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June 29, 2018

Brain scans of preterm babies could improve feeding strategies to boost brain development

TORONTO, ON – Preterm babies face many difficulties with feeding. It can take days before their mothers start producing enough breast milk, and up to weeks before the baby’s stomach is mature enough to tolerate the milk. For preterm babies born at 32 to 36 weeks, there is almost no evidence to guide doctors on how to best feed babies during this period, and practice varies widely. One common approach is to give babies a sugar solution intravenously while gradually increasing the amount of milk fed via a nasogastric tube down the nose into the stomach, finally shifting to breastfeeding when the baby is ready.

This world-first study is being co led by Professor Jane Harding at the University of Auckland-based Liggins Institute and Dr. Steven Miller, Division Head of Neurology at The Hospital for Sick Children (SickKids). On June 19, the researchers received $1.2 million in funding from the Health Research Council (HRC) to begin the study, which will involve 96 babies born at 32 to 36 weeks’ gestation.

Researchers will take MRI scans of preterm babies’ brains a few days after birth, and then again at their due date, to see how nutrition in the first days, while the babies are still learning how to breastfeed, affects brain growth and development.

The scan takes 30 to 40 minutes and is completely safe. MRI has been used for many years as a routine assessment of even the tiniest preterm babies. It is non-invasive, involves no radiation and has no known side effects.

Every year, around 5000 babies are born preterm in Aotearoa New Zealand. In Canada, an average of 7.8 per cent births are preterm births. The vast majority survive, but they carry a greater risk of problems with growth, learning, and adult diseases such as obesity and diabetes than babies born at term.

This new study builds on the Liggins Institute-led DIAMOND study, which is comparing different ways of providing nutritional support to preterm babies learning how to breastfeed. Researchers believe that optimizing how and what preterm babies are fed in those critical first days or weeks could prevent diseases later in life and help intellectual development.

The main DIAMOND study has been running for 18 months. Babies are randomly allocated to receive just sugar water or sugar water plus protein intravenously. They also either receive a specially formulated human milk substitute via the feeding tube while waiting for their mother’s breast milk supply to become available. On top of this, half of the babies smell and taste a few drops of milk before the tube-feed, as evidence from a pilot study suggests this may help them feed earlier.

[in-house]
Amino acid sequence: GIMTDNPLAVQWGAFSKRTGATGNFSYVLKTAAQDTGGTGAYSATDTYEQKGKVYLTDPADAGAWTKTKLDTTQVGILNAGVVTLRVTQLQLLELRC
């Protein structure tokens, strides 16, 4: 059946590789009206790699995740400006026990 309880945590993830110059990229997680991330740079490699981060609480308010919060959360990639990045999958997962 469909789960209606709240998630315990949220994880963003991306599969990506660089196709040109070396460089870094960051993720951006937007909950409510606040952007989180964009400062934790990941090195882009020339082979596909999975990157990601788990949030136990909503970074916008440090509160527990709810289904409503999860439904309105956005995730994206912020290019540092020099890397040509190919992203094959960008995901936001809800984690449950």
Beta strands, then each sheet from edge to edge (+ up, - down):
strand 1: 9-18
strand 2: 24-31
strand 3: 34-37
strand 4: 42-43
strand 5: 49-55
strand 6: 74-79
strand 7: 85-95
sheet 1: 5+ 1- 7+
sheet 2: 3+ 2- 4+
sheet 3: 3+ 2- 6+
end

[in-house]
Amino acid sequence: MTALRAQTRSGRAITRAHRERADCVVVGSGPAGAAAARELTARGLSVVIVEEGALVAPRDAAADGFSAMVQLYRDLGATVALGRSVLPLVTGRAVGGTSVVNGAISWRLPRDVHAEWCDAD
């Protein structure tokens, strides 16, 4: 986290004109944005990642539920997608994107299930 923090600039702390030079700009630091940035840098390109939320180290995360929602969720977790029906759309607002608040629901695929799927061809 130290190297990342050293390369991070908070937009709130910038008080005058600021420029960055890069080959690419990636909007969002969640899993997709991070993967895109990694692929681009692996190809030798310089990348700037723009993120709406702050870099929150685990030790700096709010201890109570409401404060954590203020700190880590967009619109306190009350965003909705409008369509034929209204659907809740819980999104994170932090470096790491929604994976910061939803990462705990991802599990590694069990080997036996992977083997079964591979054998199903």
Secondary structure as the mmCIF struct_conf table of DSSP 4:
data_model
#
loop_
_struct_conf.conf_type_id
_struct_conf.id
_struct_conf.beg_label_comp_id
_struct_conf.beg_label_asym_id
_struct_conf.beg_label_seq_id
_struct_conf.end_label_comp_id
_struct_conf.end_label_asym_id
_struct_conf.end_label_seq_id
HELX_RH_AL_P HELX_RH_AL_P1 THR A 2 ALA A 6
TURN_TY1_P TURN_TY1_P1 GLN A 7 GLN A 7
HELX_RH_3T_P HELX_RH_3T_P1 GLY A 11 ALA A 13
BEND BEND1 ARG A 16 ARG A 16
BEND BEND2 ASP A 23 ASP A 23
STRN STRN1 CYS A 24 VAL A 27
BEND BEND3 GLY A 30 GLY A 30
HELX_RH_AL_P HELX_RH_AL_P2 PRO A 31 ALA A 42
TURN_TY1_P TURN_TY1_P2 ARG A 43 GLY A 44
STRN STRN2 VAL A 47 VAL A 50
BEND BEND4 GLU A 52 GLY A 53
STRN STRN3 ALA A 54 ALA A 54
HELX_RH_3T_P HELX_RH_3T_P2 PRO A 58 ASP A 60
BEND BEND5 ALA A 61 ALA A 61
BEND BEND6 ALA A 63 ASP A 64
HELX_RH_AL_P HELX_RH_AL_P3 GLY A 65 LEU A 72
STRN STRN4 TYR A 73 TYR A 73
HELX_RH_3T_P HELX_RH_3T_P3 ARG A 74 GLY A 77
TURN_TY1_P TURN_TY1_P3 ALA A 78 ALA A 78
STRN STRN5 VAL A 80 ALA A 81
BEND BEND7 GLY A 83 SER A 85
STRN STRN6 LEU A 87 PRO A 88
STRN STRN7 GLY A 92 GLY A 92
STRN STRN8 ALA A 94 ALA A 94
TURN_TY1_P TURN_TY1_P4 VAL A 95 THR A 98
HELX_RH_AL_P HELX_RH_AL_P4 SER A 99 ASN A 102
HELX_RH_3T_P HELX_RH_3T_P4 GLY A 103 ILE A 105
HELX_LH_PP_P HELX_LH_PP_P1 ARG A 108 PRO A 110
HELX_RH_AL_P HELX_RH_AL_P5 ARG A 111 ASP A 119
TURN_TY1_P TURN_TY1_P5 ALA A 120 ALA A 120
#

Researchers in this new brain MRI study have proposed that giving babies protein-boosted sugar water intravenously may affect how the cerebral cortex matures. They also propose that breastmilk may support developing connections between nerve cells, and that exposure to the smell and taste of milk before a tube-feed may alter maturation of the thalamus – an important co-ordinating centre at the base of the brain.

“Improving early brain growth and maturation for preterm babies is associated with better overall development as the babies get older,” says Miller. “If we can pinpoint the feeding approach that best supports early brain development, it will improve their development and learning outcomes later in life.”

About The Hospital for Sick Children
The Hospital for Sick Children (SickKids) is recognized as one of the world’s foremost paediatric health-care institutions and is Canada’s leading centre dedicated to advancing children’s health through the integration of patient care, research and education. Founded in 1875 and affiliated with the University of Toronto, SickKids is one of Canada’s most research-intensive hospitals and has generated discoveries that have helped children globally.  Its mission is to provide the best in complex and specialized family-centred care; pioneer scientific and clinical advancements; share expertise; foster an academic environment that nurtures health-care professionals; and champion an accessible, comprehensive and sustainable child health system. SickKids is proud of its vision for Healthier Children. A Better World. For more information, please visit www.sickkids.ca. Follow us on Twitter (@SickKidsNews) and Instagram (@SickKidsToronto).

Media contacts:

Lisa Nightingale
The Hospital for Sick Children (SickKids)
416-813-7654 ext. 202049
lisa.nightingale@sickkids.ca

Jessamine Luck
The Hospital for Sick Children (SickKids)
416-813-7654 ext. 201436
jessamine.luck@sickkids.ca